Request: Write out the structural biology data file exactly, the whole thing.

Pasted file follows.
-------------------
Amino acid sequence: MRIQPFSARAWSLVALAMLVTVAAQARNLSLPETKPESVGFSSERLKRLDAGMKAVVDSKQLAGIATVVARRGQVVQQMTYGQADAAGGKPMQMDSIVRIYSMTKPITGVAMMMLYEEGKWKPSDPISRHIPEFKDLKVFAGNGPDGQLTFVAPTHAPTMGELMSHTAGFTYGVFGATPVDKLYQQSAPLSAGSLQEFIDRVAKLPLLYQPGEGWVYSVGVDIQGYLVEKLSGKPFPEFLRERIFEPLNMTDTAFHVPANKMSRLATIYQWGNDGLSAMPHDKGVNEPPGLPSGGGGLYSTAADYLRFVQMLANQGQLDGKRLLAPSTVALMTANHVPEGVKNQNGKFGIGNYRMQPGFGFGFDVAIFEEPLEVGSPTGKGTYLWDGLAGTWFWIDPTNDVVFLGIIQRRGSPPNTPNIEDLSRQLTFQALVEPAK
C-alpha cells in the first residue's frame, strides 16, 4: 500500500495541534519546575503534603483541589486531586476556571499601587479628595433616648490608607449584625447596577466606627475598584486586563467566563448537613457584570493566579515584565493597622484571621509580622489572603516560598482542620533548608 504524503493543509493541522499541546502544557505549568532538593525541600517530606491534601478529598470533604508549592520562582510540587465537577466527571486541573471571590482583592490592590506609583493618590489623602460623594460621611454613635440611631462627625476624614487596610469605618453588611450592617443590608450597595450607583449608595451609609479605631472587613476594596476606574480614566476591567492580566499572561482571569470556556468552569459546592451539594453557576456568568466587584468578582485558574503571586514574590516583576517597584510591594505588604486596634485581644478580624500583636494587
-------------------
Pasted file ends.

Amino acid sequence: MRIQPFSARAWSLVALAMLVTVAAQARNLSLPETKPESVGFSSERLKRLDAGMKAVVDSKQLAGIATVVARRGQVVQQMTYGQADAAGGKPMQMDSIVRIYSMTKPITGVAMMMLYEEGKWKPSDPISRHIPEFKDLKVFAGNGPDGQLTFVAPTHAPTMGELMSHTAGFTYGVFGATPVDKLYQQSAPLSAGSLQEFIDRVAKLPLLYQPGEGWVYSVGVDIQGYLVEKLSGKPFPEFLRERIFEPLNMTDTAFHVPANKMSRLATIYQWGNDGLSAMPHDKGVNEPPGLPSGGGGLYSTAADYLRFVQMLANQGQLDGKRLLAPSTVALMTANHVPEGVKNQNGKFGIGNYRMQPGFGFGFDVAIFEEPLEVGSPTGKGTYLWDGLAGTWFWIDPTNDVVFLGIIQRRGSPPNTPNIEDLSRQLTFQALVEPAK
C-alpha cells in the first residue's frame, strides 16, 4: 500500500495541534519546575503534603483541589486531586476556571499601587479628595433616648490608607449584625447596577466606627475598584486586563467566563448537613457584570493566579515584565493597622484571621509580622489572603516560598482542620533548608 504524503493543509493541522499541546502544557505549568532538593525541600517530606491534601478529598470533604508549592520562582510540587465537577466527571486541573471571590482583592490592590506609583493618590489623602460623594460621611454613635440611631462627625476624614487596610469605618453588611450592617443590608450597595450607583449608595451609609479605631472587613476594596476606574480614566476591567492580566499572561482571569470556556468552569459546592451539594453557576456568568466587584468578582485558574503571586514574590516583576517597584510591594505588604486596634485581644478580624500583636494587